Inside the House chamber, Brewer addressed immigration passingly, basically saying the same tired, old line she has been pushing since before the aggression of SB 1070, “I’ve heard the earnest calls for immigration reform. I agree our nation’s system is broken and has been for decades. To the reformers, I say: Demonstrate your stated commitment to a secure border by making that your FIRST priority.”

Ok, Jan, whatever. Latin Americans will continue to come to the U.S. as long as they have a better chance of living a middle class life here. The border will never be completely closed unless we want a big brother solution — a truly secure national identification program or aerial surveillance.

Saying the border needs to be secured before discussing immigration reform is not tackling an issue, it is running away from it.

Outside the House chamber, Parraz and his Citizens for A Better Arizona supporters reminded Brewer and republicans who don’t want to see any accommodations made for undocumented Arizonans, that the legislature won’t get away with avoiding the issue.

A not very large group of people crowded into the lobby and since they chanted — not very loudly, mind you — three people were arrested. Saul Solis, Chimene Hawes, and Sheila Ryan peacefully and semi-willingly were taken away.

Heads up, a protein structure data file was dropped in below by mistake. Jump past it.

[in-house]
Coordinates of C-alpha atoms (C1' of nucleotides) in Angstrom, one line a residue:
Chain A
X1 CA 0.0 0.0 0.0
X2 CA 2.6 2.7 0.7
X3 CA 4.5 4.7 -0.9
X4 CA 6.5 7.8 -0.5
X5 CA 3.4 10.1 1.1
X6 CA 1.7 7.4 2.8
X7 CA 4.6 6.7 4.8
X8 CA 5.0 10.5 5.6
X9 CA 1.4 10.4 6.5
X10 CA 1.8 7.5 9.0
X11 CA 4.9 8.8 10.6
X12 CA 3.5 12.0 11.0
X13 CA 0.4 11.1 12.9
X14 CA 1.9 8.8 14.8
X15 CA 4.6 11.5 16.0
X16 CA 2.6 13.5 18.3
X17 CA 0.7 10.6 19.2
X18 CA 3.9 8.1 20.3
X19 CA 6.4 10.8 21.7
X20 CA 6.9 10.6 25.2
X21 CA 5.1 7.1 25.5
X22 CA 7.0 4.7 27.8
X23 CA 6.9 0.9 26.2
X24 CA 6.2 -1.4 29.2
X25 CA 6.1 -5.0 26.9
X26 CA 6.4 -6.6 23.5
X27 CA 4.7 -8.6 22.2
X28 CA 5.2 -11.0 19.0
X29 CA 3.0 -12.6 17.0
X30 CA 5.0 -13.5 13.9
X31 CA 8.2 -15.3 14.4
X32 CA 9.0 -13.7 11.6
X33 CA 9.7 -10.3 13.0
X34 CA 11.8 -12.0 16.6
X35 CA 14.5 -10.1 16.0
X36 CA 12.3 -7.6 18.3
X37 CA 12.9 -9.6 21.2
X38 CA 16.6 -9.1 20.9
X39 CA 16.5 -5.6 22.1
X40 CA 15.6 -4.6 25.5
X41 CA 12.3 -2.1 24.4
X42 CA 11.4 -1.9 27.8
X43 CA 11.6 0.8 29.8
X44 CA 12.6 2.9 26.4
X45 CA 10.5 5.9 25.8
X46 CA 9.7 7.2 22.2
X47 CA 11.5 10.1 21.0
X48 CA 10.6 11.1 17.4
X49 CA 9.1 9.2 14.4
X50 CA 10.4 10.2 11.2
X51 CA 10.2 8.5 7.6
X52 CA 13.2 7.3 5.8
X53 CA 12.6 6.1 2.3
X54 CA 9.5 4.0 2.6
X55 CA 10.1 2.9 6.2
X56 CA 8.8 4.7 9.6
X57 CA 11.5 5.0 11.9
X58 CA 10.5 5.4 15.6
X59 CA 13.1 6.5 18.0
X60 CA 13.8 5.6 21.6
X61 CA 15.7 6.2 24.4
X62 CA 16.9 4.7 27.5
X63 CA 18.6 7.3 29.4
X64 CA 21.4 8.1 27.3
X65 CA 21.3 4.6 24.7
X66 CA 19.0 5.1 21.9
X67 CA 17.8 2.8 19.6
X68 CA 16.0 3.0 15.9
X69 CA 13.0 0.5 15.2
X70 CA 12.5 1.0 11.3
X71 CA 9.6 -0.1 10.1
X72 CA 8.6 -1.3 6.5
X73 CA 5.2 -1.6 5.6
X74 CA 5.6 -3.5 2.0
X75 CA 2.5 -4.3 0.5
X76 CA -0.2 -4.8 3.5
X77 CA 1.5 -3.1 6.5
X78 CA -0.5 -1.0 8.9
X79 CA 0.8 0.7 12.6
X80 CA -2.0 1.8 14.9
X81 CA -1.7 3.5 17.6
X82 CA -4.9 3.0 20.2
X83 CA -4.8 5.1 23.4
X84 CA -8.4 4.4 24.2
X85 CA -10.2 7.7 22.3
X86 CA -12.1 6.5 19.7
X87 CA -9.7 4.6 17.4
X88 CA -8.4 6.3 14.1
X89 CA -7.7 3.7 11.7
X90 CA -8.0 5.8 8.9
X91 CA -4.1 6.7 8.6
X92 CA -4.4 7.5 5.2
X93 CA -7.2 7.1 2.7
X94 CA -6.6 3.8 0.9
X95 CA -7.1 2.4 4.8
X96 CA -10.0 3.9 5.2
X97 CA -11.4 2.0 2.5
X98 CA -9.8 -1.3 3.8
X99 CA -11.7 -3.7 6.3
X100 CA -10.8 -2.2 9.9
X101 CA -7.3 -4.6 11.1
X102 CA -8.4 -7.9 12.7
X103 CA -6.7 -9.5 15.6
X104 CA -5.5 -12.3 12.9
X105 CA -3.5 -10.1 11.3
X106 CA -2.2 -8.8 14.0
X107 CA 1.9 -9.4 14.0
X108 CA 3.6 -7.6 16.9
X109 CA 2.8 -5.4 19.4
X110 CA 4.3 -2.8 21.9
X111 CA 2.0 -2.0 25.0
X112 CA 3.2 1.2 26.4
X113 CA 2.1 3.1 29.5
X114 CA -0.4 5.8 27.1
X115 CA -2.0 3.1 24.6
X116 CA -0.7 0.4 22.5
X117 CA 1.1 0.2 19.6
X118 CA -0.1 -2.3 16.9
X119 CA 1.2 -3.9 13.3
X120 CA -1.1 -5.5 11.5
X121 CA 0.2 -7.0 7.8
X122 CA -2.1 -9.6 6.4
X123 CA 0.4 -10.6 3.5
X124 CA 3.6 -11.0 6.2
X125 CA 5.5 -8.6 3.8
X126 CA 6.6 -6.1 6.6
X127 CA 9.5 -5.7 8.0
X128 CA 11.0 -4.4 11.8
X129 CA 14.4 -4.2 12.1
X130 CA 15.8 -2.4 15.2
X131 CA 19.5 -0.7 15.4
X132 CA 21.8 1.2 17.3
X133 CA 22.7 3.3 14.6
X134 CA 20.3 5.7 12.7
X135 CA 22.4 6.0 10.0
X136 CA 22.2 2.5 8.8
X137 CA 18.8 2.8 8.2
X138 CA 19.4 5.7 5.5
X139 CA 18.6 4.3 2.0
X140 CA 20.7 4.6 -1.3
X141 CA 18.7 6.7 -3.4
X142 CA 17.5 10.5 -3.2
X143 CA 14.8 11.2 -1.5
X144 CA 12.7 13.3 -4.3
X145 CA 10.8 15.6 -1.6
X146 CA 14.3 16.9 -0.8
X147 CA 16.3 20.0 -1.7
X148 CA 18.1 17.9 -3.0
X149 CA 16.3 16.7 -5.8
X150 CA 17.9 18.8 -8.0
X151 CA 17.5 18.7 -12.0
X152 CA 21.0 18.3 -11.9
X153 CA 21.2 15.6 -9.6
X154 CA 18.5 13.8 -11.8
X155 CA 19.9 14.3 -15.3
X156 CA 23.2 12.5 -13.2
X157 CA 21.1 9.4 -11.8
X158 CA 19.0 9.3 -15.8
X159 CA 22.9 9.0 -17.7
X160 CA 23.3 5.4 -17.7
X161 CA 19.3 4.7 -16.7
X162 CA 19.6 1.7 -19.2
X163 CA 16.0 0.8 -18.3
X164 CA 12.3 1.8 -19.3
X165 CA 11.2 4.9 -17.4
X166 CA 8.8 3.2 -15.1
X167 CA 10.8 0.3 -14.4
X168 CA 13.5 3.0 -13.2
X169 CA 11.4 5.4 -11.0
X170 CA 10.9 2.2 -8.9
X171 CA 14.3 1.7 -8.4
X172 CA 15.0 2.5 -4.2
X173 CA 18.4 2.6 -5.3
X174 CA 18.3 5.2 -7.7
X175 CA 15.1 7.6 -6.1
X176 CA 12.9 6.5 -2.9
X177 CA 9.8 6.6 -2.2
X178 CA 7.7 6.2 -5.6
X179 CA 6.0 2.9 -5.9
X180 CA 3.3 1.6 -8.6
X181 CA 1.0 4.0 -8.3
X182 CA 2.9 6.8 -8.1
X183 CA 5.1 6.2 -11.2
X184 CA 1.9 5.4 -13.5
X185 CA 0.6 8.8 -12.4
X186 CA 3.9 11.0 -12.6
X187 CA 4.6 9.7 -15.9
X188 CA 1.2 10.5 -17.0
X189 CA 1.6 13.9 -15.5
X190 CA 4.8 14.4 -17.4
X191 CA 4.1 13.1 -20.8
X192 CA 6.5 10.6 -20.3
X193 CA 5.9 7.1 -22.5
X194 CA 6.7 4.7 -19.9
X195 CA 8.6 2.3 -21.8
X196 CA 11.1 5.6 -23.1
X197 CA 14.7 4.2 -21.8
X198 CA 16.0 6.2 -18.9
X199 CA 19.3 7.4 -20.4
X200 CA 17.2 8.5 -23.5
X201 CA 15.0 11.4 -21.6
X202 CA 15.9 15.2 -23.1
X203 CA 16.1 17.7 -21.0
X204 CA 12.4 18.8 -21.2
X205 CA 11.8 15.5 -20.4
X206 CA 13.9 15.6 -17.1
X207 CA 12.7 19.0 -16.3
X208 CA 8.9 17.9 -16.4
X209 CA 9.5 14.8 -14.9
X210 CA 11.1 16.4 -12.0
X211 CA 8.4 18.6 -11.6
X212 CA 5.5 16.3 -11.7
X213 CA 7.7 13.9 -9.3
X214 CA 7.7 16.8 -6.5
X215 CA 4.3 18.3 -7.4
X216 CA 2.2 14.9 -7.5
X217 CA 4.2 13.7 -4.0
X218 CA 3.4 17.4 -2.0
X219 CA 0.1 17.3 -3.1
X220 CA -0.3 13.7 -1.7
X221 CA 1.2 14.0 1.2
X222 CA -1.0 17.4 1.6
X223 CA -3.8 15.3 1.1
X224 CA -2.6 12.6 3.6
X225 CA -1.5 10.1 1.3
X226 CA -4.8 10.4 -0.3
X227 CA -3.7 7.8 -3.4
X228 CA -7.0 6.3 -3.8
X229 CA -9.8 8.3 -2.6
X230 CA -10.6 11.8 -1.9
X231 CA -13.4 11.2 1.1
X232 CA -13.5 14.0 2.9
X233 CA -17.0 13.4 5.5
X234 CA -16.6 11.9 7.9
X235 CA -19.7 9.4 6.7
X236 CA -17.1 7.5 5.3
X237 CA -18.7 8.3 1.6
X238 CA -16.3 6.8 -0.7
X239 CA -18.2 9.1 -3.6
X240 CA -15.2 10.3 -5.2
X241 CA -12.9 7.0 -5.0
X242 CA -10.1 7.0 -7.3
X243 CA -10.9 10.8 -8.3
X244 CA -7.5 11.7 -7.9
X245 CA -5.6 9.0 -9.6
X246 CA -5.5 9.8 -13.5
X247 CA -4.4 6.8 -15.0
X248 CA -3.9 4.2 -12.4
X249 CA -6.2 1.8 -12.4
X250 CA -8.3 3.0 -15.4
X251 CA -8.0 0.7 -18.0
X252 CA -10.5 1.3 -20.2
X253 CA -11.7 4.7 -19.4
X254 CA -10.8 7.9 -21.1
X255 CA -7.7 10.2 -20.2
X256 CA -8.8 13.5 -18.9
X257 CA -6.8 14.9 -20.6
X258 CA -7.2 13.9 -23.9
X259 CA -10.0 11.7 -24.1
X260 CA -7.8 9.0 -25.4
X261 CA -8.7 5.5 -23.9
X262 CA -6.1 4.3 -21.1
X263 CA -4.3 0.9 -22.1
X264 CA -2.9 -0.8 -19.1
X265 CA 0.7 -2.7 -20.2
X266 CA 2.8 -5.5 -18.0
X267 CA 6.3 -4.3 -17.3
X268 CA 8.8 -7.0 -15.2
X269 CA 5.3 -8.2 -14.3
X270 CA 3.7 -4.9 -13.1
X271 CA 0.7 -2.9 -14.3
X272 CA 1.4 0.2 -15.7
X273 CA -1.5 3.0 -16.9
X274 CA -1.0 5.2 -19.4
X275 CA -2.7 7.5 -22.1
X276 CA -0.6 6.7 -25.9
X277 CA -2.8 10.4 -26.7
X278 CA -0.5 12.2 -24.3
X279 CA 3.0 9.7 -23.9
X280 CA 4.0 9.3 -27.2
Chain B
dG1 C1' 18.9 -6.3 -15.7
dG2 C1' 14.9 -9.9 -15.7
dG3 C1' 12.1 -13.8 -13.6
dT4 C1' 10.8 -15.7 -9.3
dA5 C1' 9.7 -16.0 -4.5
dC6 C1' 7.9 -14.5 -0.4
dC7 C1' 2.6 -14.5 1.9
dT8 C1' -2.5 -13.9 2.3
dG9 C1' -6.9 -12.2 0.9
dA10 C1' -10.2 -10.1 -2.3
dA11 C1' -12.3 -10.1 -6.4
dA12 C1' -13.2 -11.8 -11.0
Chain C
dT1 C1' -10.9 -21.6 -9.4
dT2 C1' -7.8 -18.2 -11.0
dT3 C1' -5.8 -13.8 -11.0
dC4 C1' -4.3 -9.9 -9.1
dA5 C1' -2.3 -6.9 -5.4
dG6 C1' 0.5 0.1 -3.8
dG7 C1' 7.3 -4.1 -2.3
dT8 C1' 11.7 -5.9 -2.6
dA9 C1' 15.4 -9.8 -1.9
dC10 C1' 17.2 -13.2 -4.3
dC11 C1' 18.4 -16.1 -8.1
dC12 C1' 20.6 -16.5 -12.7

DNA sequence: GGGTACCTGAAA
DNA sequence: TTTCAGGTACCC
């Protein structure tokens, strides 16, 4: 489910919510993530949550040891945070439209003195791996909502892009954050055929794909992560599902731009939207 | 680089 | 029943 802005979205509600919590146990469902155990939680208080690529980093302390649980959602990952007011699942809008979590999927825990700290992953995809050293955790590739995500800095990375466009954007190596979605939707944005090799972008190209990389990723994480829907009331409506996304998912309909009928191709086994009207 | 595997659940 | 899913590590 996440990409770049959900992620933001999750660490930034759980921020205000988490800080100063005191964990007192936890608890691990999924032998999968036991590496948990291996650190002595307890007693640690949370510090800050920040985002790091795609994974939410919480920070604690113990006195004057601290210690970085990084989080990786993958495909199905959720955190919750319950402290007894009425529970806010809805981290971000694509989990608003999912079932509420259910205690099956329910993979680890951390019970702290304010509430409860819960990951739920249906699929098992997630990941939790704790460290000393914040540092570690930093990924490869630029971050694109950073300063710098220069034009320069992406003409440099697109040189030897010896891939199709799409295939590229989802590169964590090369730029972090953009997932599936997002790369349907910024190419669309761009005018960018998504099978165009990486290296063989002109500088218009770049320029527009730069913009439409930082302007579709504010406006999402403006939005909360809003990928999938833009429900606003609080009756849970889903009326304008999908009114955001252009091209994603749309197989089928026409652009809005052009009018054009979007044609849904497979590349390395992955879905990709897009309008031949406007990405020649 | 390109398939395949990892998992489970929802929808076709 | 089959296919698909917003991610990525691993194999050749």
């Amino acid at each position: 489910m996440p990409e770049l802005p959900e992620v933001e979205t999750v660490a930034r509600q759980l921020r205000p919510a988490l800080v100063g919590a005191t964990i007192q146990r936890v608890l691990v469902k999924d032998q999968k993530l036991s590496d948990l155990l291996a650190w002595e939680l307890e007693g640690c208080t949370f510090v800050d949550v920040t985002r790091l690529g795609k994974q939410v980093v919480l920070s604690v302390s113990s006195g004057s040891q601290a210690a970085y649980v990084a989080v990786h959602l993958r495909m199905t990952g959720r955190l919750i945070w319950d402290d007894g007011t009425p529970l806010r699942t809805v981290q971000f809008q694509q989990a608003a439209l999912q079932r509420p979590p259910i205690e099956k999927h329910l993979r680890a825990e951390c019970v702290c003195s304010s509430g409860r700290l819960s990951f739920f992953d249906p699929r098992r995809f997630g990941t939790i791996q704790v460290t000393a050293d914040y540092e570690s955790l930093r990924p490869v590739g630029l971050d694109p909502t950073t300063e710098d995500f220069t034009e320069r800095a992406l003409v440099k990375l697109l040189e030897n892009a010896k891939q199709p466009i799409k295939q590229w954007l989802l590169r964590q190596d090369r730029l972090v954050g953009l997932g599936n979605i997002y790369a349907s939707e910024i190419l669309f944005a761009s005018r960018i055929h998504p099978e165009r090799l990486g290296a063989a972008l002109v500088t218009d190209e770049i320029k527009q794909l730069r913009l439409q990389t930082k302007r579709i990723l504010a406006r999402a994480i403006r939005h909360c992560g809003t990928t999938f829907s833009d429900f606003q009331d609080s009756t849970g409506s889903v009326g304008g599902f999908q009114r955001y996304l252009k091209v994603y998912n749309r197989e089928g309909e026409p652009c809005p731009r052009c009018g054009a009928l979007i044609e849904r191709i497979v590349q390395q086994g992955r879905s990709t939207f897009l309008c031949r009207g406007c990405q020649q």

When one officer was asked what they were being charged with, the only answer was “interfering.”

Parraz and DREAM Kids supporters were prepared. Attorney Isaac Hernandez was ready to provide counsel, although he was not allowed to go with them as they were led away.

It wasn’t a stunt, though. Sure, Parraz is great at getting headlines and therefore spotlighting the issues he is tackling, but the Department of Public Safety Capitol Police were making sure Brewer and the legislators weren’t bothered by them. It was intimidation at its finest.

The republican dominated legislature will be taking on many other controversial pieces of legislation that will rile all segments of the population. House minority leader Chad Campbell has promised a series of gun rule changes, republican Rep. Michelle Ugenti has introduced a bill that will stop municipal unions from having dues collected by their governmental employers and republican Rep. John Kavanaugh is trying to get the Medical Marijuana Act back on the ballot.

Those controversies are just a tip of the iceberg as there will surely be many more to come. The session has just begun and lobbyists are just beginning to make their noise.

Strangely, Brewer had one moment of clarity early on in the speech Monday — a rare moment of eloquence and truth from a woman who can rarely not be an embarrassment when speaking to a crowd.

She said of her first arrival at the legislature 30 years ago, “I remember it well — taking my oath of office , friends and family gathered, issues looming, controversies brewing, new members planning, and lobbyists scheming.”

What’s that? Scheming is going on at the legislature? And lobbyists are involved?

Shocking? No.

True? Hell yes.

The battles have just begun.

John Guzzon is editor of Modern Times Magazine.